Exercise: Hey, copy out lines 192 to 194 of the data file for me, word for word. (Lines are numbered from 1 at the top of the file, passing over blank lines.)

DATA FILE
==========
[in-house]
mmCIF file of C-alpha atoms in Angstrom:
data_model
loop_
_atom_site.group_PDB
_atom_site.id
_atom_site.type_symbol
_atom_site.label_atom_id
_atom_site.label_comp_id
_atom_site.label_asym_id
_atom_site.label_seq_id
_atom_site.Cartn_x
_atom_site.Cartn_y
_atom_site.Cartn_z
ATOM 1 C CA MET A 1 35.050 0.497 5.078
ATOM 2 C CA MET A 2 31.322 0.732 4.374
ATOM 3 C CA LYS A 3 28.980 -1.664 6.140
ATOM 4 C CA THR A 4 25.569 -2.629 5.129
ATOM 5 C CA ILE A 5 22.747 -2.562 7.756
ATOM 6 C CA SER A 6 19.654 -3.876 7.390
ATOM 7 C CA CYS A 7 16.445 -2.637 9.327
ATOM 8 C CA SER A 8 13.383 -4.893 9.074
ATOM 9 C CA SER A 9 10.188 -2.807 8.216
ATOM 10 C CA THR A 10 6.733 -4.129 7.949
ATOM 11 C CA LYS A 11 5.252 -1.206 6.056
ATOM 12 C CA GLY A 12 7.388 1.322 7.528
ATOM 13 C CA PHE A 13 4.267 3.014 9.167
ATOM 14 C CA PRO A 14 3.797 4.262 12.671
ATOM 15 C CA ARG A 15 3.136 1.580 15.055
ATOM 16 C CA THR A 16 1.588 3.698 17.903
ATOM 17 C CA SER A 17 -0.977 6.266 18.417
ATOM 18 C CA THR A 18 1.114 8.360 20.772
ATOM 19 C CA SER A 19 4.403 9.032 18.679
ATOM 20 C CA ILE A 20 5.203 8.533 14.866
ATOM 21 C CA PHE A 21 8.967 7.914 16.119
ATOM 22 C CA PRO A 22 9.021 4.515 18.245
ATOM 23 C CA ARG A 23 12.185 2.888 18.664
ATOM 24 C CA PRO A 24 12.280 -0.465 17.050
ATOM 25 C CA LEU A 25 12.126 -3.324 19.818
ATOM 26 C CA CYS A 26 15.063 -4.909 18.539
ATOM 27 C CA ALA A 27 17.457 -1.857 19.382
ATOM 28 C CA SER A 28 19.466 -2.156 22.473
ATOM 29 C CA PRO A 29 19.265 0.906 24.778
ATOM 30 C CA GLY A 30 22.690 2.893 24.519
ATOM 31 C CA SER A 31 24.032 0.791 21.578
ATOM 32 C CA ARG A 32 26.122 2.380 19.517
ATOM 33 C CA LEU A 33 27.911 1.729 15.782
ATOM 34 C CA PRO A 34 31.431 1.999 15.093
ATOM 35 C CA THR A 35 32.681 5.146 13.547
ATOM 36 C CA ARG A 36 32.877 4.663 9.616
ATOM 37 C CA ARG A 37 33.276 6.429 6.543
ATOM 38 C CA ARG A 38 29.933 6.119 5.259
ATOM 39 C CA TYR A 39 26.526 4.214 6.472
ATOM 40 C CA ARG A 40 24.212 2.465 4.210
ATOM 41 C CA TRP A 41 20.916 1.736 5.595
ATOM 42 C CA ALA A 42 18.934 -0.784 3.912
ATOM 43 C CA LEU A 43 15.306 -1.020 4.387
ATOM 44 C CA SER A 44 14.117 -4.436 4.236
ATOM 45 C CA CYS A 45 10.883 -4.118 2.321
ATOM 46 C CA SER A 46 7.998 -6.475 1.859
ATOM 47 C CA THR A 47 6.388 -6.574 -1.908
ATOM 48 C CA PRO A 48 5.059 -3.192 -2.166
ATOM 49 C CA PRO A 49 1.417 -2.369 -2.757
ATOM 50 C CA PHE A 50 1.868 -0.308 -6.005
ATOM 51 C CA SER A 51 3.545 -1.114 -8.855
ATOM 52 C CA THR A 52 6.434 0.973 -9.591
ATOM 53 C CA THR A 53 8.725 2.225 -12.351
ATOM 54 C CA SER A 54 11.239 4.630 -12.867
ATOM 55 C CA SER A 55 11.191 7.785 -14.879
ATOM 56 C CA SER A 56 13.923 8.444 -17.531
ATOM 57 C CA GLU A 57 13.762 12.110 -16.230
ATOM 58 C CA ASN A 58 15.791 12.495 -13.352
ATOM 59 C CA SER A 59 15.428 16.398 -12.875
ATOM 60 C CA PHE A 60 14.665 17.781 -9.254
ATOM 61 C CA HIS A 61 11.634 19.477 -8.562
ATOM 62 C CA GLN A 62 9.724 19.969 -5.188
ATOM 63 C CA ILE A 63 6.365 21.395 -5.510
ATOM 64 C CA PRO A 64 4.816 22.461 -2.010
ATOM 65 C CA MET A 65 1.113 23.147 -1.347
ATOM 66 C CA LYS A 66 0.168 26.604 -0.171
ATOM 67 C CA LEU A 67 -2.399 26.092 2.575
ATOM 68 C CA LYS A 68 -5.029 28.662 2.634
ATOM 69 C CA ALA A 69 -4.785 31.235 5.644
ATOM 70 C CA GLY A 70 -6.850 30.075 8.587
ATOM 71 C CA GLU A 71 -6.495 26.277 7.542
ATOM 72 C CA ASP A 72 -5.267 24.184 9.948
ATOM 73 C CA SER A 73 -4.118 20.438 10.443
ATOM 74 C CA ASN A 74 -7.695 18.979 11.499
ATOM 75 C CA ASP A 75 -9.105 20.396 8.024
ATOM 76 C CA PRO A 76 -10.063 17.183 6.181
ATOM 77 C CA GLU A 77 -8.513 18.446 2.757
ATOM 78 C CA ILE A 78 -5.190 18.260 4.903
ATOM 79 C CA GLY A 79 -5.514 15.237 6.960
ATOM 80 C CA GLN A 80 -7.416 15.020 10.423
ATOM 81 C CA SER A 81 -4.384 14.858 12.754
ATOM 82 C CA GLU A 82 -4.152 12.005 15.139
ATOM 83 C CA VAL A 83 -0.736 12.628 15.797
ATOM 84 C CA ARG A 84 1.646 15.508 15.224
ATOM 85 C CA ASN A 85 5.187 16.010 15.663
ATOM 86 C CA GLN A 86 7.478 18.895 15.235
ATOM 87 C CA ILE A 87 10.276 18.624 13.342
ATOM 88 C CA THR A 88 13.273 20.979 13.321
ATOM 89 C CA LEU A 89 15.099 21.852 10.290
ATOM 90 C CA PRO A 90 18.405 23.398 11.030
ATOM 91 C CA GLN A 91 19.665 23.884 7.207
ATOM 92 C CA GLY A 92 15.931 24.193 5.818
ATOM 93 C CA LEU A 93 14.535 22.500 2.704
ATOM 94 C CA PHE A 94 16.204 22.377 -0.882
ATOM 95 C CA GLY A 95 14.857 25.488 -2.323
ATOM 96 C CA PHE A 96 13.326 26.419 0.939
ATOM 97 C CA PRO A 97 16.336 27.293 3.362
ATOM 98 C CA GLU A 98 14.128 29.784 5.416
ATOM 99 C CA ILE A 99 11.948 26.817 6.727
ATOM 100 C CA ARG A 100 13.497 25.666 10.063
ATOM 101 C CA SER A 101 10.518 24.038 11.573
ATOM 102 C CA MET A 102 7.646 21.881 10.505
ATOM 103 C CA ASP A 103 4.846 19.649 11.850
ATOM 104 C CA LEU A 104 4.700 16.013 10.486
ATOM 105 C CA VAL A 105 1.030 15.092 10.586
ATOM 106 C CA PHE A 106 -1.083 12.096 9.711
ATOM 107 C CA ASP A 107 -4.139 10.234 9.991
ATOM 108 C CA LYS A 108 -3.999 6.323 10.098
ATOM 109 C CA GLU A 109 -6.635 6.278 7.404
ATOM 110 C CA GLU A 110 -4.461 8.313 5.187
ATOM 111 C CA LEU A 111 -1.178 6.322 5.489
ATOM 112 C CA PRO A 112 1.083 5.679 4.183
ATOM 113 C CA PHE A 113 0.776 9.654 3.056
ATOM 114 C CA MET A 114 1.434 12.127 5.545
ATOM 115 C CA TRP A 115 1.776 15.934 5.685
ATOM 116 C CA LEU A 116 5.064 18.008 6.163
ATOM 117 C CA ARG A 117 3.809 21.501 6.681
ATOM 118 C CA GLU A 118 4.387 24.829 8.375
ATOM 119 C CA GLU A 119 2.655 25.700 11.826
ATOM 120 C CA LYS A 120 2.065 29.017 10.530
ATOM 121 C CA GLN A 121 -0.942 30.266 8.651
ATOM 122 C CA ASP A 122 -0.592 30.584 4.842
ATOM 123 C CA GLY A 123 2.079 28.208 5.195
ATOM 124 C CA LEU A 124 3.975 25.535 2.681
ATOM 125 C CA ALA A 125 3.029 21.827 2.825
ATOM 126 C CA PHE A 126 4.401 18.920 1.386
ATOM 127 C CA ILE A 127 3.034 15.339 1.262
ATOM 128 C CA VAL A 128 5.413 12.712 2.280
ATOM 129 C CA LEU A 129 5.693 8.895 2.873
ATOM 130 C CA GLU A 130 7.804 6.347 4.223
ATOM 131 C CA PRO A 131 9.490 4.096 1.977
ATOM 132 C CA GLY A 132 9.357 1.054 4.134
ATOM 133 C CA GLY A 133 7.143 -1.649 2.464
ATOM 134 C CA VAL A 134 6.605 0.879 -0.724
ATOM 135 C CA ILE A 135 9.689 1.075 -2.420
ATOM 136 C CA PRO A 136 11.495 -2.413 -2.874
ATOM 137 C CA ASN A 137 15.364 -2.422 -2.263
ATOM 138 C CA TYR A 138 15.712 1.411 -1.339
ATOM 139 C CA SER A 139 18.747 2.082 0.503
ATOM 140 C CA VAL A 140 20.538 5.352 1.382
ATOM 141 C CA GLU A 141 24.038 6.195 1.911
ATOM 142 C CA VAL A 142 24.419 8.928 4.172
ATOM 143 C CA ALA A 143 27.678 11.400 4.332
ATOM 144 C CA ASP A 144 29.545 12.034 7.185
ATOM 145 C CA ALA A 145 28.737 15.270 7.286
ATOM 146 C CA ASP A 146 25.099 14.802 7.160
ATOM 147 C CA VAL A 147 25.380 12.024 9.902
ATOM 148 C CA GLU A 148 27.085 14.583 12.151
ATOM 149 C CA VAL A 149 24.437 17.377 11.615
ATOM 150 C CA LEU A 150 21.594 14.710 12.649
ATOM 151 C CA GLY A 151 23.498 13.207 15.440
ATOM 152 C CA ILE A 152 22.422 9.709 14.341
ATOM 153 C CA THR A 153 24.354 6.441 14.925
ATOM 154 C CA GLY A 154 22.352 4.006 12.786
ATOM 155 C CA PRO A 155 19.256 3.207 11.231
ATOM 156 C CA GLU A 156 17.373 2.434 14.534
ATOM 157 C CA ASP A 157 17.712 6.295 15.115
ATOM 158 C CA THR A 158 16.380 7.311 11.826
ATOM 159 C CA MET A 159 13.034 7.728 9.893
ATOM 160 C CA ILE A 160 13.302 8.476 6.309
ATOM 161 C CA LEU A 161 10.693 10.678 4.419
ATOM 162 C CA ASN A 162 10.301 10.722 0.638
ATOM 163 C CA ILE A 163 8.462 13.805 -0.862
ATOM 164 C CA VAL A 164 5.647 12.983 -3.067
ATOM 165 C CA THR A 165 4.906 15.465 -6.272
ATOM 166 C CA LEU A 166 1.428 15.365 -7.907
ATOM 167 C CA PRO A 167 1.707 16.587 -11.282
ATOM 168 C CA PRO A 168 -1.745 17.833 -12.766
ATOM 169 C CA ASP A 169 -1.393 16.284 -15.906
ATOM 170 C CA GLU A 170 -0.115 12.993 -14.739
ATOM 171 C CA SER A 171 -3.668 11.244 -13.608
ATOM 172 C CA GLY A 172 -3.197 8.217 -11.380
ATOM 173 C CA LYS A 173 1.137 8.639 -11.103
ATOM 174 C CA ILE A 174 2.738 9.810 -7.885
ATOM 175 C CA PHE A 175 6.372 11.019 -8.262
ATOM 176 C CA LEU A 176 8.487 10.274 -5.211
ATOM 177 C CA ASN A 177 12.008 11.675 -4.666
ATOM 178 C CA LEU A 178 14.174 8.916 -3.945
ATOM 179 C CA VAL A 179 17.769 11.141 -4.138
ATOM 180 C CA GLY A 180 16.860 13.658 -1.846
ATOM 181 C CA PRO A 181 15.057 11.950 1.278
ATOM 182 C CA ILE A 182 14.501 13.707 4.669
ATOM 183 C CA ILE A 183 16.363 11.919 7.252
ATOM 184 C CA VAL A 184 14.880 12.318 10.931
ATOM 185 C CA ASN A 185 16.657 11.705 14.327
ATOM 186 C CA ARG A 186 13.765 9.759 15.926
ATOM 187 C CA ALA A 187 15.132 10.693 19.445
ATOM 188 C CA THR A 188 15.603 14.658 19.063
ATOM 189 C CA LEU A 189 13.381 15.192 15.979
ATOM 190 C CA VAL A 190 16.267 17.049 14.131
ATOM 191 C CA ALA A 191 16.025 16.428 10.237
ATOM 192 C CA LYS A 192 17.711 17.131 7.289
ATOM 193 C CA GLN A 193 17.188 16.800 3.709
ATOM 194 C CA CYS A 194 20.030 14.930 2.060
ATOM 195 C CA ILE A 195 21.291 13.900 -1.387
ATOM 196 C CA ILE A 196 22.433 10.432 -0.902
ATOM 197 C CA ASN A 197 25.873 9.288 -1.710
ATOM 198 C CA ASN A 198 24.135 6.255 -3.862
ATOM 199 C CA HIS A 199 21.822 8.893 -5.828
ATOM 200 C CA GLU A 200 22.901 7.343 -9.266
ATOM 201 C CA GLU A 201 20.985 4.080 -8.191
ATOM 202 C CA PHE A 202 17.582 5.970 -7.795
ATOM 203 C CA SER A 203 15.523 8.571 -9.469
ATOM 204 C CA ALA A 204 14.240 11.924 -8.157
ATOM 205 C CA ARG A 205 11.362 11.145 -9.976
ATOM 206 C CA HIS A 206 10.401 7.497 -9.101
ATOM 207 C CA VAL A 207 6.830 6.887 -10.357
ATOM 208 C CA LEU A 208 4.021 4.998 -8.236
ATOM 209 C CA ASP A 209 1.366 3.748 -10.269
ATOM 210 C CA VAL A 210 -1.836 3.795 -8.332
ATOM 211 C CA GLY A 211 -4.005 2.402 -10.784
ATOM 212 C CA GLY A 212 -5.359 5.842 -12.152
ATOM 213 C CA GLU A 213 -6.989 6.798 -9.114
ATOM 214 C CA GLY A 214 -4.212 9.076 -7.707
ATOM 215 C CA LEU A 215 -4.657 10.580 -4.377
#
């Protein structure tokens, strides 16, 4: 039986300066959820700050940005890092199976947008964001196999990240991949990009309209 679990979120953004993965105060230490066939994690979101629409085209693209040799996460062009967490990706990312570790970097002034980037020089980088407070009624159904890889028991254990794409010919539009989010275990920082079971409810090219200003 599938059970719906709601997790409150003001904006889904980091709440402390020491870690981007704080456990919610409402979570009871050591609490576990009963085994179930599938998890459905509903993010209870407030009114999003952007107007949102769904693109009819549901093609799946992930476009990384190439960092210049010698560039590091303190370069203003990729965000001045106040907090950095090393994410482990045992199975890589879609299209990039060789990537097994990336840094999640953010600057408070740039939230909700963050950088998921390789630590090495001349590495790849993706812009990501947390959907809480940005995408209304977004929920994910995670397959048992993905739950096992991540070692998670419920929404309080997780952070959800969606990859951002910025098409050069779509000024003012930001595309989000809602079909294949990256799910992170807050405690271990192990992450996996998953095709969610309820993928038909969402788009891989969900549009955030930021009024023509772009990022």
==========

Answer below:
ATOM 178 C CA LEU A 178 14.174 8.916 -3.945
ATOM 179 C CA VAL A 179 17.769 11.141 -4.138
ATOM 180 C CA GLY A 180 16.860 13.658 -1.846